Scripps National Spelling Bee 2014 Results: Winner, Finalists and Funny Moments

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Scripps National Spelling Bee 2014 Results: Winner, Finalists and Funny Moments
AP Images

Sriram Hathwar and Ansun Sujoe made history by becoming co-champions at the 87th annual Scripps National Spelling Bee on Thursday at the Gaylord National Resort & Convention Center in National Harbor, Maryland.

Twenty-two tense rounds of stress-inducing action came down to Hathwar and Sujoe, as they dueled through the toughest words the tournament had to throw at them before all puzzles were exhausted.

Their triumph was quite a rare event, as explained by the competition's Twitter account:

Despite the intimate final duel, Hathwar stressed after the fact the battle was not with each other, as captured by ESPN's Desmond Howard:

Here is a look at how the final 12 contestants finished:

2014 Scripps National Spelling Bee Results
Place Name Age Hometown Incorrect Word Winnings
T1 Ansun Sujoe 13 Texas -- $30,000
T1 Sriram Hathwar 14 New York -- $30,000
3 Gokul Venkatachalam 13 Missouri Kierkegaardian $7,500
4 Ashwin Veeramani 14 Ohio dépaysé $3,000
5 Alia Abiad 14 Illinois irbis $2,500
6 Mary Horton 13 Florida aetites $2,000
7 Jacob Williamson 15 Florida kabaragoya $1,500
8 Tejas Muthusamy 11 Virginia hallenkirche $1,500
9 Kate Miller 14 Texas exochorion $1,500
10 Tajaun Gibbison 13 Jamaica chartula $1,500
11 Neha Konakalla 14 California taglioni $1,500
12 Samuel Pereles 13 Virginia ecribellate $1,500

SpellingBee.com

For their extensive efforts, Hathwar and Sujoe receive the following, via the prizes page of the tournament's website:

  • From Scripps, a $30,000 cash prize and the Scripps National Spelling Bee engraved trophy

  • From Merriam-Webster, a $2,500 U.S. savings bond and a complete reference library

  • From Encyclopaedia Britannica, $1,200 of reference works including the Britannica Global Edition, 1768 Encyclopaedia Britannica Replica Set Deluxe Edition, 3-year membership to Britannica Online Premium and Britannica World Atlas

The day started with Round 7, highlighted by words such as osteochondrous—a word conquered by Kate Miller. Samuel Pereles was the first to bow out thanks to the word ecribellate, but was given quite the ovation, as captured by Natalie DiBlasio of USA Today:

After correctly spelling chrysochlorous in the seventh round, Neha Konakalla was the next contestant eliminated thanks to taglioni. Tajaun Gibbison bowed out shortly thereafter thanks to a short, but again tricky, word—chartula.

Miller was next to go thanks to exochorion, but provided plenty of laughs in her post-competition interview, as illustrated by MashableLIVE:

The final elimination of the seventh round was Tejas Muthusamy for the word hallenkirche.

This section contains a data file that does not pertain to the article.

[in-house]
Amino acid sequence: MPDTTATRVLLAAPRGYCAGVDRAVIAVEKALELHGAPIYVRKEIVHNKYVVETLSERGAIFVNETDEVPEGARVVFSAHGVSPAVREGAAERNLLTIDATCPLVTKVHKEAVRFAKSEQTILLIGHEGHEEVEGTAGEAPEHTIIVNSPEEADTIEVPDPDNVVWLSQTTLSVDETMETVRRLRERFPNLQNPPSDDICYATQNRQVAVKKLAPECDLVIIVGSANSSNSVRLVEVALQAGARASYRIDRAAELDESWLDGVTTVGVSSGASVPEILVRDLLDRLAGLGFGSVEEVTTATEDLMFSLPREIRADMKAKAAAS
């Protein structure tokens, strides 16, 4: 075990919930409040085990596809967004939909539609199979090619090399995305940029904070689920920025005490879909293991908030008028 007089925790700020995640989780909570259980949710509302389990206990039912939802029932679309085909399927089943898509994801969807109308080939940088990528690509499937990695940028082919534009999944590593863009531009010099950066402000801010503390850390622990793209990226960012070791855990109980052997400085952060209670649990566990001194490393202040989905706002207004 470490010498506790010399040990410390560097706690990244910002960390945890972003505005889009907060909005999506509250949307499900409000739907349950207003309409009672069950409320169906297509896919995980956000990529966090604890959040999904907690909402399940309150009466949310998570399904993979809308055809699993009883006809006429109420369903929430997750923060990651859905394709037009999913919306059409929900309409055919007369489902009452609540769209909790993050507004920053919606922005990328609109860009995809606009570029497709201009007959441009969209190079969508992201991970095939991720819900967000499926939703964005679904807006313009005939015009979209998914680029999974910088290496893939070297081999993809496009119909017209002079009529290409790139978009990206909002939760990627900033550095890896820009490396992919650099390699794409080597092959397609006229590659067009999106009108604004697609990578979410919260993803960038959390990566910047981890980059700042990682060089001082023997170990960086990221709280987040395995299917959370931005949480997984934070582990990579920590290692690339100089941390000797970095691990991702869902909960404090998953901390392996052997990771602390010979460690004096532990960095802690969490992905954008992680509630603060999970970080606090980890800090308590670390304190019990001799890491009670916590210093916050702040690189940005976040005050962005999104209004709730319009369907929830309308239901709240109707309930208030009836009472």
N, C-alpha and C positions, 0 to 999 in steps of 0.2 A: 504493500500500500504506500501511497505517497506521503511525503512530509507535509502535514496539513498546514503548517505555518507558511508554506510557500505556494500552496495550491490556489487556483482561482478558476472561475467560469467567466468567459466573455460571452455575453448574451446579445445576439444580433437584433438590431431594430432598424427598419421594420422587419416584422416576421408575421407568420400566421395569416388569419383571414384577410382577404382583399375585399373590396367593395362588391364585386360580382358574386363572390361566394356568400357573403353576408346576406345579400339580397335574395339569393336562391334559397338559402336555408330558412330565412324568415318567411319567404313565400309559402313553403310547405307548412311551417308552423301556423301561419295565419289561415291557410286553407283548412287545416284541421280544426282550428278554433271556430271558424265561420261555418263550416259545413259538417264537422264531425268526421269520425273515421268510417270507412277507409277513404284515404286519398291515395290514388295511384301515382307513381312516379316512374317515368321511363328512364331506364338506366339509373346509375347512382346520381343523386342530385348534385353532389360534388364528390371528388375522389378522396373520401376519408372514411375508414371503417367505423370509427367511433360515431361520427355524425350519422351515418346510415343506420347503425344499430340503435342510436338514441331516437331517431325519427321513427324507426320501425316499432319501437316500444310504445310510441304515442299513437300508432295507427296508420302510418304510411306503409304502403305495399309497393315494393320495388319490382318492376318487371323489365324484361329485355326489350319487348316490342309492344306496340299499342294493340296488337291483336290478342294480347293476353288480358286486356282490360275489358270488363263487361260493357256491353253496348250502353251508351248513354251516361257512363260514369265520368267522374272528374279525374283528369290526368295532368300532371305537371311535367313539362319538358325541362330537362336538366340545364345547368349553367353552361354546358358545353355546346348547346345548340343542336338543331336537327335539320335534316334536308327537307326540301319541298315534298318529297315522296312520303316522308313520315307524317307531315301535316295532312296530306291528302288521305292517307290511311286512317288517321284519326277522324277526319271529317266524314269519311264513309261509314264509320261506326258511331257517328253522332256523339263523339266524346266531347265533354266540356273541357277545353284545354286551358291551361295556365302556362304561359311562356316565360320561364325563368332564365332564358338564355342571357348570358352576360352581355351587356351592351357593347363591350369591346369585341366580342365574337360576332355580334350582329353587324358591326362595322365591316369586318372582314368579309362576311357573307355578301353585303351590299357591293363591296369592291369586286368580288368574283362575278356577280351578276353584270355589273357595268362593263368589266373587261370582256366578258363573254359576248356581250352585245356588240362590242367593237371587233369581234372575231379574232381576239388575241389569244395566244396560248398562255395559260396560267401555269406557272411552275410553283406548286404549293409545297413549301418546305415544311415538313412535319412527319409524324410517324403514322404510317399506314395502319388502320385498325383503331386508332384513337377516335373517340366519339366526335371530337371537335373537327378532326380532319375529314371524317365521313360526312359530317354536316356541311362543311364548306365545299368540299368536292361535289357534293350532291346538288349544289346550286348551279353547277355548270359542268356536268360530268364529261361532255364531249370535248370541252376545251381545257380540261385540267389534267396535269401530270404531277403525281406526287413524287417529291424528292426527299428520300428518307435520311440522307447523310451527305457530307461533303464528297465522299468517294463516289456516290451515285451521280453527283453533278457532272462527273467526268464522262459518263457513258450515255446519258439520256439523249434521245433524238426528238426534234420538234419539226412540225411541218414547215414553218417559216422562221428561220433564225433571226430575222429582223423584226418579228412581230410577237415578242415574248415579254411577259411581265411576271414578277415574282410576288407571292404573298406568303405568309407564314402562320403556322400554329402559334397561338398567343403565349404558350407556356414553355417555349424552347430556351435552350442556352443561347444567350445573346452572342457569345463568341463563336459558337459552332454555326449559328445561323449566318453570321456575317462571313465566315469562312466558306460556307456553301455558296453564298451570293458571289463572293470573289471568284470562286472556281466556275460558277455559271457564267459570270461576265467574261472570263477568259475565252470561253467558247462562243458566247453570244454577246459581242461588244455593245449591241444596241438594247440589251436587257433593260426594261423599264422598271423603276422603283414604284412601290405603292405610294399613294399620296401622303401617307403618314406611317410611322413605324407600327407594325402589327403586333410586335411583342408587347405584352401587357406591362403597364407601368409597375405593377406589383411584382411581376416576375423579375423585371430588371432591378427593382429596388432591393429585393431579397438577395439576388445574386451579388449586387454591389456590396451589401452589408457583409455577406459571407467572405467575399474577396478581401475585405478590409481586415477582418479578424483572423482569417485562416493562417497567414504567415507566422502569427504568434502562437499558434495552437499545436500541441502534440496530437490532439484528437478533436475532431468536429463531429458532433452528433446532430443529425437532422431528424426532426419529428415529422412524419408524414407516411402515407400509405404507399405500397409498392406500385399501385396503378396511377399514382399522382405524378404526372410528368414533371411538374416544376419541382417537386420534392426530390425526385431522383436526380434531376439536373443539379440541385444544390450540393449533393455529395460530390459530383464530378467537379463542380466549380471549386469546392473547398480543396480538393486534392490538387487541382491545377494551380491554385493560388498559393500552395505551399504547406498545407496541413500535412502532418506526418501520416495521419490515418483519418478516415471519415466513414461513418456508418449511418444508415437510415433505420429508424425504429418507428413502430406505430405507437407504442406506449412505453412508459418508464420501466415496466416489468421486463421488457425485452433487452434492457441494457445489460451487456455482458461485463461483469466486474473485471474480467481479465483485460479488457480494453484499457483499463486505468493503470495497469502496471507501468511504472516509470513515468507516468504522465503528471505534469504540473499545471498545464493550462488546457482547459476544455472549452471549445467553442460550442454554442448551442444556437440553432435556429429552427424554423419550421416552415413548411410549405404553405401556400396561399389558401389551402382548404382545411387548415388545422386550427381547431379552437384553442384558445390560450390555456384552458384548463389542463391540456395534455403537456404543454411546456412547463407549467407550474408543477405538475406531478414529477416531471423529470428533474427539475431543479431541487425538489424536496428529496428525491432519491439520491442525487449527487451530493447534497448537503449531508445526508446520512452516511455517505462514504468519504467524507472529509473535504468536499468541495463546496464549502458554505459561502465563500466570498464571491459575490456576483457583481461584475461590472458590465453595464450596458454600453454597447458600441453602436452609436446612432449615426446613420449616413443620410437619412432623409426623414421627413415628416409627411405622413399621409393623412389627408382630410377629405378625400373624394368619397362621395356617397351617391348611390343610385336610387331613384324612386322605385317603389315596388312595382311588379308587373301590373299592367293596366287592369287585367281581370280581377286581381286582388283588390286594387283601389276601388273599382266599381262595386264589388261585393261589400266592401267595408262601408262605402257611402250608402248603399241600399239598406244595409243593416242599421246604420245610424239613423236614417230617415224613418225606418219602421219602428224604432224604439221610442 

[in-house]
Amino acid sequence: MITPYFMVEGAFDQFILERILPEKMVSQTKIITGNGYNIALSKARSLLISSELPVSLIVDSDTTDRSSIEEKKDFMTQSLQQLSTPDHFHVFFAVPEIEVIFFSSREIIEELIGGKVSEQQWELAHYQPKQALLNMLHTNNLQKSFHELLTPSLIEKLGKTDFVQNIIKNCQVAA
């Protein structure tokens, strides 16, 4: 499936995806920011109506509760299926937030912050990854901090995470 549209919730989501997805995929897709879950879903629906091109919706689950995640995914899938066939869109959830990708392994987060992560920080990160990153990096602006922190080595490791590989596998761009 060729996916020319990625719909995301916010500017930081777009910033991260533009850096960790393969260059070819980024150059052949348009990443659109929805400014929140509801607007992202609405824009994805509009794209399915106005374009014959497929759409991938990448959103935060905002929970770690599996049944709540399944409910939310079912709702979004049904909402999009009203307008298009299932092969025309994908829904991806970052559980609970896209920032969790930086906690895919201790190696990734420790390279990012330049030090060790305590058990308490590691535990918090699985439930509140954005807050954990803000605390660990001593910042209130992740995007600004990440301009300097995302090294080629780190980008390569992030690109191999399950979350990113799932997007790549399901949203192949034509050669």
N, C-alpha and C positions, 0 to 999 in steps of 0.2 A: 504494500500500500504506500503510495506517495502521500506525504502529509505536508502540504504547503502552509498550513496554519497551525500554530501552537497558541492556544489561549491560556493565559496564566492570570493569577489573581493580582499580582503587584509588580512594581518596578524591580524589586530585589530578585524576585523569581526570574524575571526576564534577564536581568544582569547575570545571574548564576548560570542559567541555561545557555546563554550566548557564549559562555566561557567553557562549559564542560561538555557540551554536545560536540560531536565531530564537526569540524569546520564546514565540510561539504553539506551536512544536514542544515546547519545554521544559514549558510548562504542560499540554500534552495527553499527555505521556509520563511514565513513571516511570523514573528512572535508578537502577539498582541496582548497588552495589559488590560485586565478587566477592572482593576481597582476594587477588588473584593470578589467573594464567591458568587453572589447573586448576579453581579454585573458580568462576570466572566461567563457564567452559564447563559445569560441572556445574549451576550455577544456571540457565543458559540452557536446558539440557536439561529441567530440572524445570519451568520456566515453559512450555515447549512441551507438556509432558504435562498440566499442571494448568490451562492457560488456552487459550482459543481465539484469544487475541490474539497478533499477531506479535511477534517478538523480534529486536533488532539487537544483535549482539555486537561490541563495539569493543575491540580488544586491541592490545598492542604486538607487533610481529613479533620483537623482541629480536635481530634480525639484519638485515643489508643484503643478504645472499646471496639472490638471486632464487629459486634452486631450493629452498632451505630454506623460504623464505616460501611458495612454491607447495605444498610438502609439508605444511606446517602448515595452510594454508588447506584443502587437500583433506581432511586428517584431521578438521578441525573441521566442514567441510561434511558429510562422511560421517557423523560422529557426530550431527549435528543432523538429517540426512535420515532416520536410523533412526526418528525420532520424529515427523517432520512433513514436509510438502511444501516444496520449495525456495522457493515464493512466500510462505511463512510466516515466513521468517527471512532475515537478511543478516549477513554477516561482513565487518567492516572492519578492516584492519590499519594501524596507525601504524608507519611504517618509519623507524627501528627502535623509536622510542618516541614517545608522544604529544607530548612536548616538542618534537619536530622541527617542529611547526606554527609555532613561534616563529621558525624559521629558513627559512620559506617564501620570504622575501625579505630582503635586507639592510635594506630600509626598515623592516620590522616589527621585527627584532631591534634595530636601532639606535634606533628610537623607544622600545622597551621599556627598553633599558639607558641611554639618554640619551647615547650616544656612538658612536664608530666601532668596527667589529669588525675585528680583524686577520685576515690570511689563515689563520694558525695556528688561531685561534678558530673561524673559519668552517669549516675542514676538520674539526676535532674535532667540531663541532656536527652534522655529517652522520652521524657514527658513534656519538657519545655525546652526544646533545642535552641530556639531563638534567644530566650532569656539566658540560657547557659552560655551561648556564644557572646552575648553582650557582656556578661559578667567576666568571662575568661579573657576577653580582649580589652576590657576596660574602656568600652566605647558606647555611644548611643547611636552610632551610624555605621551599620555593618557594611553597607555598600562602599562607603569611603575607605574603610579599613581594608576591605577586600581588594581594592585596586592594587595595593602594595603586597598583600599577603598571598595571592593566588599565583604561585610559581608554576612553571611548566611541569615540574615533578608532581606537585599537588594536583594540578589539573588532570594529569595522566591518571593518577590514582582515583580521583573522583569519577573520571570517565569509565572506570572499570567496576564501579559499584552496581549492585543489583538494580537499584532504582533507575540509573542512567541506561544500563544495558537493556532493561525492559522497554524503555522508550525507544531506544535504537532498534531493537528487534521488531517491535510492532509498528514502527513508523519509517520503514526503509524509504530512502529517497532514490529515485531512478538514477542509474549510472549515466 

Round 9 passed without an elimination, but then 15-year-old favorite and electric personality Jacob Williamson was booted after confidently screaming "I know this!" before misspelling kabaragoya.

As expected, Williamson was quite colorful upon hearing the bell announce his elimination, per Mashable:

After the crowd recovered, Mary Horton was the next to exit the stage thanks to aetites, which makes sense when one ponders the obscurity of the word:

Alia Abiad followed right behind after struggling with irbis, which whittled the field to four: 

Ashwin Veeramani then succumbed to dépaysé early in Round 12, which kicked off the final 25-word finale between three contestants, which would have seen them all tie had they made it through.

Kierkegaardian saw to it that Gokul Venkatachalam would not share that spotlight.

Then things got interesting.

Hathwar misspelled corpsbruder, a cute way of calling someone "buddy." But Sujoe quickly followed with a botch on antigropelos—waterproof leggings—meaning both were granted new life.

Things then took a brief detour down the weird road when Hathwar went back to the podium. Let's allow Fox 19's Joe Danneman to do the honors:

To be fair, Merriam-Webster's Peter Sokolowski confirmed there was no mistake:

Alas, Hathwar plowed through the strange moment and hit on feijoada. Sujoe conquered the six-syllable augenphilologie.

Six successful spellings later, just four words remained as the two contestants entered Round 22. Hathwar stepped to the plate and knocked out stichomythia with three words left, meaning if Sujoe hit on feuilleton, the two would be declared co-champions.

Sujoe delivered, and the heartwarming event thus had a storybook ending for the two competitors.

 

Note: All info courtesy of Scripps National Spelling Bee unless otherwise noted.

 

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